Democracies are precarious endeavours, as events around the world are showing.
In most, political parties hold sway over whether the system delivers the will of the people, or doesn’t. So how political parties are organised plays a big role in the health, or ill health, of democratic states.
In South Africa, the issue of how the governing African National Congress (ANC) is held accountable by its members has come to the fore in recent weeks. Ace Magashule, ANC secretary-general, has reminded the public that it is party branches which elect and remove ANC leaders.
The trouble is that the ANC’s branch structure, designed initially as a means of grassroots democracy at work, is in a mess. This is best exemplified by the collapse of branches in the North West province.
Another problem is that most South Africans, since the dawn of democracy in 1994, have shown diminishing interest in politics and voting.
I calculate by comparing the number of citizens with the estimated number of party members that, at most, 1% or 2% of citizens sign up as members of a political party. That’s because South Africa has around 58 million people.
The ANC is the biggest party, with 600,000 members. The Inkatha Freedom Party’s historical claims of over a million members are obviously false, because it gets fewer votes than that. (It’s theoretically possible for a party to get fewer votes than its membership, but it’s unlikely.)
The Democratic Alliance or DA, the official opposition, keeps its membership numbers as tightly held as a Kremlin secret. In the absence of inside knowledge, I will infer a ballpark figure: they probably have over 100,000 members.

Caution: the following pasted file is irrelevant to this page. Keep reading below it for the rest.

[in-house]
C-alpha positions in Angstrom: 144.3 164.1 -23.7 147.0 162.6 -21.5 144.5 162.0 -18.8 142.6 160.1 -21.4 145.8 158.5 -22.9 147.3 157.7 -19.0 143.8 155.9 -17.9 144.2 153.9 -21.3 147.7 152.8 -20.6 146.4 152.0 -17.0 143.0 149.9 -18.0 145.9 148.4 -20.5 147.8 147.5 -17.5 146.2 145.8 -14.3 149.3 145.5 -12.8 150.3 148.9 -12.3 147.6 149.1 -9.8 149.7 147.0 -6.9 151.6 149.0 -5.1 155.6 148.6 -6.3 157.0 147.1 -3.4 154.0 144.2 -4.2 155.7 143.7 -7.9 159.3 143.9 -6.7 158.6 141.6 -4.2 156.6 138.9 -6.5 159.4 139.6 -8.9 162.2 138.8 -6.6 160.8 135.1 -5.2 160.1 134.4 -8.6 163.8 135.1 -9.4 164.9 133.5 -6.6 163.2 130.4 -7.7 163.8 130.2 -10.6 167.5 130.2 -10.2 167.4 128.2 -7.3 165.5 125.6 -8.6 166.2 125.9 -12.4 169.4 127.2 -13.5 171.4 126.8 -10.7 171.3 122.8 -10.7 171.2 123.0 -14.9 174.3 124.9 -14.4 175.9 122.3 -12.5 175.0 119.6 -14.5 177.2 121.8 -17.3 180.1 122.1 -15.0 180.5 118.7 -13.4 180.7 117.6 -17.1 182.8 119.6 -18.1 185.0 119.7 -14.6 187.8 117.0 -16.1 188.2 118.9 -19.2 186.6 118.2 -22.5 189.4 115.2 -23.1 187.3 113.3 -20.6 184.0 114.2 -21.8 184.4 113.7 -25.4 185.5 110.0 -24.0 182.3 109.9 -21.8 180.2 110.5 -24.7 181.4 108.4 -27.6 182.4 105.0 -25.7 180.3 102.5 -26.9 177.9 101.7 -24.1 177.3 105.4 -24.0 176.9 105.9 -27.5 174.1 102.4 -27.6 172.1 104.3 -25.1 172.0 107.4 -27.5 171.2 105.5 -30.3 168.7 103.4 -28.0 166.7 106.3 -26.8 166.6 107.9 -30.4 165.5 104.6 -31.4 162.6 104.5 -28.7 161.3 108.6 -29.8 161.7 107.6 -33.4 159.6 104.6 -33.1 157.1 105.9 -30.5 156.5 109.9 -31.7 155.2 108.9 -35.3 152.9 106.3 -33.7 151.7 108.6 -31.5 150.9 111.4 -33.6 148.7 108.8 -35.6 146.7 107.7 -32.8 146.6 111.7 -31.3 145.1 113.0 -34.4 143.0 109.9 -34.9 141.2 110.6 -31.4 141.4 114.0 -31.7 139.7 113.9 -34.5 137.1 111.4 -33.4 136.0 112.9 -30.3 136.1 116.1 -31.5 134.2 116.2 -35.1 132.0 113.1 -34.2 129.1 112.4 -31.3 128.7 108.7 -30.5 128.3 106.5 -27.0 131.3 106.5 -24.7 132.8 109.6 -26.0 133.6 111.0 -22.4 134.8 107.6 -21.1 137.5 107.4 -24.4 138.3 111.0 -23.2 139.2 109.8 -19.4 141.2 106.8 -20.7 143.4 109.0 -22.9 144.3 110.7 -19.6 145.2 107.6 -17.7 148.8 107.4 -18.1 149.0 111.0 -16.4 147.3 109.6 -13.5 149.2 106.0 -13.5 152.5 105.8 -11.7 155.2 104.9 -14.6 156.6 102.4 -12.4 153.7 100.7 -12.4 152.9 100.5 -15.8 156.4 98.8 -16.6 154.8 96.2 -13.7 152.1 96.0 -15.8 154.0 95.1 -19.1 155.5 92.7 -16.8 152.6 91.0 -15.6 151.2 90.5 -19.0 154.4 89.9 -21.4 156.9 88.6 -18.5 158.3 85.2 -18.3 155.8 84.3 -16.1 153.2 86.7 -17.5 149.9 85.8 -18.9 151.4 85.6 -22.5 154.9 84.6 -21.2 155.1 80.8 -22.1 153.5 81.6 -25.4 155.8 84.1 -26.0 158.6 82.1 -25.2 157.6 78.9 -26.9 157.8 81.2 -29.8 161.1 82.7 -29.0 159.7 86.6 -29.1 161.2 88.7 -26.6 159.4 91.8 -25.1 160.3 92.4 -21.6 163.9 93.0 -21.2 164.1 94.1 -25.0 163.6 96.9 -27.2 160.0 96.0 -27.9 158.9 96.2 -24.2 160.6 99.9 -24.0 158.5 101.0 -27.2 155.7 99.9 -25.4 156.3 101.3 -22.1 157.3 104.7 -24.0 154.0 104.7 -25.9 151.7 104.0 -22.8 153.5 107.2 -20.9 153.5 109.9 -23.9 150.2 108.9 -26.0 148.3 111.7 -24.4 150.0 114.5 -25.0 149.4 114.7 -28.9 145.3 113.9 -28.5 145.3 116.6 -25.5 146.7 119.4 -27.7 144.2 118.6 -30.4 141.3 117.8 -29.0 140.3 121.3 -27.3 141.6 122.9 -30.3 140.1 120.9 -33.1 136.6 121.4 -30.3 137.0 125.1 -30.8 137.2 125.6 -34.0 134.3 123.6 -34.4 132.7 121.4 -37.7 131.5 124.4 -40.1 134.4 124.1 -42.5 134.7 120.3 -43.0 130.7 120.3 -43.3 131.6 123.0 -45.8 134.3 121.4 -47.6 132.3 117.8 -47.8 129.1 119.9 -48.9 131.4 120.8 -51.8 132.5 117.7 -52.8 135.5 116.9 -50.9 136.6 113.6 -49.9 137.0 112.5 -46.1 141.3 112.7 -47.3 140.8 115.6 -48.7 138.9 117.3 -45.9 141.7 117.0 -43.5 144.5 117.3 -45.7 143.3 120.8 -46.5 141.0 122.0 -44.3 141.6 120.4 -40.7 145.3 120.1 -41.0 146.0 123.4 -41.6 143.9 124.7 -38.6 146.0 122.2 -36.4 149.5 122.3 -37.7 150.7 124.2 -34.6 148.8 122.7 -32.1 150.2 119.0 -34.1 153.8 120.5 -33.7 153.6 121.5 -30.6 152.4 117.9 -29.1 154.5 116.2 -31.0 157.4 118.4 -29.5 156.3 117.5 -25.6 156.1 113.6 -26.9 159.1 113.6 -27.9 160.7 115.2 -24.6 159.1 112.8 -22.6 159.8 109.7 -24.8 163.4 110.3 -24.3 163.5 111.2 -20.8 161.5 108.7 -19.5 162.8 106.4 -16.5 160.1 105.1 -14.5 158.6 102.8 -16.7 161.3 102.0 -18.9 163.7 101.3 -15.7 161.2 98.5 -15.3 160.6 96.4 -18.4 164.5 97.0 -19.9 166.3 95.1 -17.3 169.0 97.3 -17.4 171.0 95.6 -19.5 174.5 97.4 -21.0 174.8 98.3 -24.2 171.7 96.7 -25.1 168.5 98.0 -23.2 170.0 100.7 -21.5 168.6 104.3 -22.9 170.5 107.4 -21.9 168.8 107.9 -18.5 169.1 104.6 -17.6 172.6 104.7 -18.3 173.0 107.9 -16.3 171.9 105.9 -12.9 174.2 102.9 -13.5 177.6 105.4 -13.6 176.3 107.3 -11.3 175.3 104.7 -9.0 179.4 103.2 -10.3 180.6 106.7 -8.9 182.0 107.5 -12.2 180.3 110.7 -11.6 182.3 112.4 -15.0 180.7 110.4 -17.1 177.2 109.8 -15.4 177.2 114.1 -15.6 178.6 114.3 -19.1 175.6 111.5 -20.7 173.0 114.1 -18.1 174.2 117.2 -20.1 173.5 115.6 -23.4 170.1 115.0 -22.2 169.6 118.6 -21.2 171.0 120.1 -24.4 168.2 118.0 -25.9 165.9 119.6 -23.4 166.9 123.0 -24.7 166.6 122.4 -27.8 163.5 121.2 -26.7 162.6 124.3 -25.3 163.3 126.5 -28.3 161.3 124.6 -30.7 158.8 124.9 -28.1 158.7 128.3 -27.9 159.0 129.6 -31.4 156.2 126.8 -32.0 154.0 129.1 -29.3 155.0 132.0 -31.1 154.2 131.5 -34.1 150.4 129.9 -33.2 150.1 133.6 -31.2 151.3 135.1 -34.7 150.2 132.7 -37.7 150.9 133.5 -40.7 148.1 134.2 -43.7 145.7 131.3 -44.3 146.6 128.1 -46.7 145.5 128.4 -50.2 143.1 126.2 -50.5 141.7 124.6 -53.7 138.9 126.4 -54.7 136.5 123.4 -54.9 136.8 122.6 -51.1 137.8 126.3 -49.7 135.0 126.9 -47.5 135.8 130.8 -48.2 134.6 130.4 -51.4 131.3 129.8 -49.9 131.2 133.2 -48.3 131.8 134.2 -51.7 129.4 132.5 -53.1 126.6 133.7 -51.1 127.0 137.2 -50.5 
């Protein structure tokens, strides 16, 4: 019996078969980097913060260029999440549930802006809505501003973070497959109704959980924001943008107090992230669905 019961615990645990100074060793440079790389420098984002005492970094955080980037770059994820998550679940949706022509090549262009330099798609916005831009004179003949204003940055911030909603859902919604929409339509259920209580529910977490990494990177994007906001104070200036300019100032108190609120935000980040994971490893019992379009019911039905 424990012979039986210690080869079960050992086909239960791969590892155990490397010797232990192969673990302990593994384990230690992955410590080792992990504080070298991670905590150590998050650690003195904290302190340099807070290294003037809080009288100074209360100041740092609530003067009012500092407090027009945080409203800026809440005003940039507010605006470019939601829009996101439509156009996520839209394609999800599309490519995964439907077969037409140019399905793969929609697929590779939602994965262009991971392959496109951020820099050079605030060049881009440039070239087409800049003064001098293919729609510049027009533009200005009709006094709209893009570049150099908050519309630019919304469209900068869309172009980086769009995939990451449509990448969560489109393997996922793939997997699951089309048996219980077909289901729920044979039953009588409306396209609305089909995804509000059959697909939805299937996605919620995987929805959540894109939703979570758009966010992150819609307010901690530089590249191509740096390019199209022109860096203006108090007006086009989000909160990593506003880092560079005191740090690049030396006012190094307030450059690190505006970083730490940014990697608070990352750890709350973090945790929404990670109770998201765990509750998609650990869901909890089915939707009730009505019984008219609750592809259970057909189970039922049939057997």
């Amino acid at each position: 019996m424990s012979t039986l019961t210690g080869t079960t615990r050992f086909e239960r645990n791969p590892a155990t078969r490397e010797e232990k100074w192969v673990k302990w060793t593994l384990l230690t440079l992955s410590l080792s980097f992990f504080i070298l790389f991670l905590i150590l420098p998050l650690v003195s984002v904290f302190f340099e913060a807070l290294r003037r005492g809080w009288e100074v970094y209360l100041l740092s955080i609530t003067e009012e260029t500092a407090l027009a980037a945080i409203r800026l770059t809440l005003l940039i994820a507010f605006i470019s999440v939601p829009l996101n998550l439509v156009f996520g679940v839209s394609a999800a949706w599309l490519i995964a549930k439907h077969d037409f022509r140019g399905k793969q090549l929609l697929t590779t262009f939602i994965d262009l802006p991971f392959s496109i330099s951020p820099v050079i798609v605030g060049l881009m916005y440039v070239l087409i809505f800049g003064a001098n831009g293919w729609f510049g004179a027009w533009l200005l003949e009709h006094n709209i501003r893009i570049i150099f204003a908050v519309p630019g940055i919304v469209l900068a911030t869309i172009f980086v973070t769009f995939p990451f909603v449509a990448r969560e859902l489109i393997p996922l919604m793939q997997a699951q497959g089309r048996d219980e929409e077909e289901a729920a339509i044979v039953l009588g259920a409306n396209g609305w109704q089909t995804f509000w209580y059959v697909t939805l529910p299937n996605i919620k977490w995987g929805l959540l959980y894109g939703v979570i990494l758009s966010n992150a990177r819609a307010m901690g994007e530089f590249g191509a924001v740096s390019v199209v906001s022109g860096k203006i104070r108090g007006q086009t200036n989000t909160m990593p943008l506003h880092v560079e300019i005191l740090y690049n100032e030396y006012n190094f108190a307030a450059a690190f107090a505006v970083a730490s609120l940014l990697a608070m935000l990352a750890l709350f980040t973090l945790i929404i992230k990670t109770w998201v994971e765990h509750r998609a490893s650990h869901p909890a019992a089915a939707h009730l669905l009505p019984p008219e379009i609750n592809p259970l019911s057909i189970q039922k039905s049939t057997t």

If we assume that the DA is the second biggest party with about 100,000 members, all the rest smaller, it appears that fewer than 2 million South Africans belong to any political party.
But usually most of those members don’t attend their party branch meetings. Where a party directs its branches to hold monthly meetings, typically only between 15 and 25 out of 100 members will attend an average meeting.
Enthusiasm for politics also routinely oscillates – at a peak in the run-up months to an election; then dying back once the election is over.
The African National Congress, which has governed South Africa since the end of apartheid in 1994, is representative of other parties in witnessing these hard facts of political life. Gwede Mantashe, when secretary-general of the party, sounded concern – the branches are supposed to be the power-house of the party, but all too often fizzle out between election years.
ANC branches probably peaked with enthusiasm and numbers between its unbanning along with other liberation movements in 1990 and the first universal franchise elections of 1994. The party’s membership of 600,000 is now down from over a million in 2010.
While there may not be a tight correlation between party members and voters, member numbers are usually broadly proportional to the number of probable voters.
‘Ghost members’ and gate-keeping
Superimposed on these universal facts of political life are the ugly machinations of power contestation. These often take the opposite forms of ghost members and gate-keeping.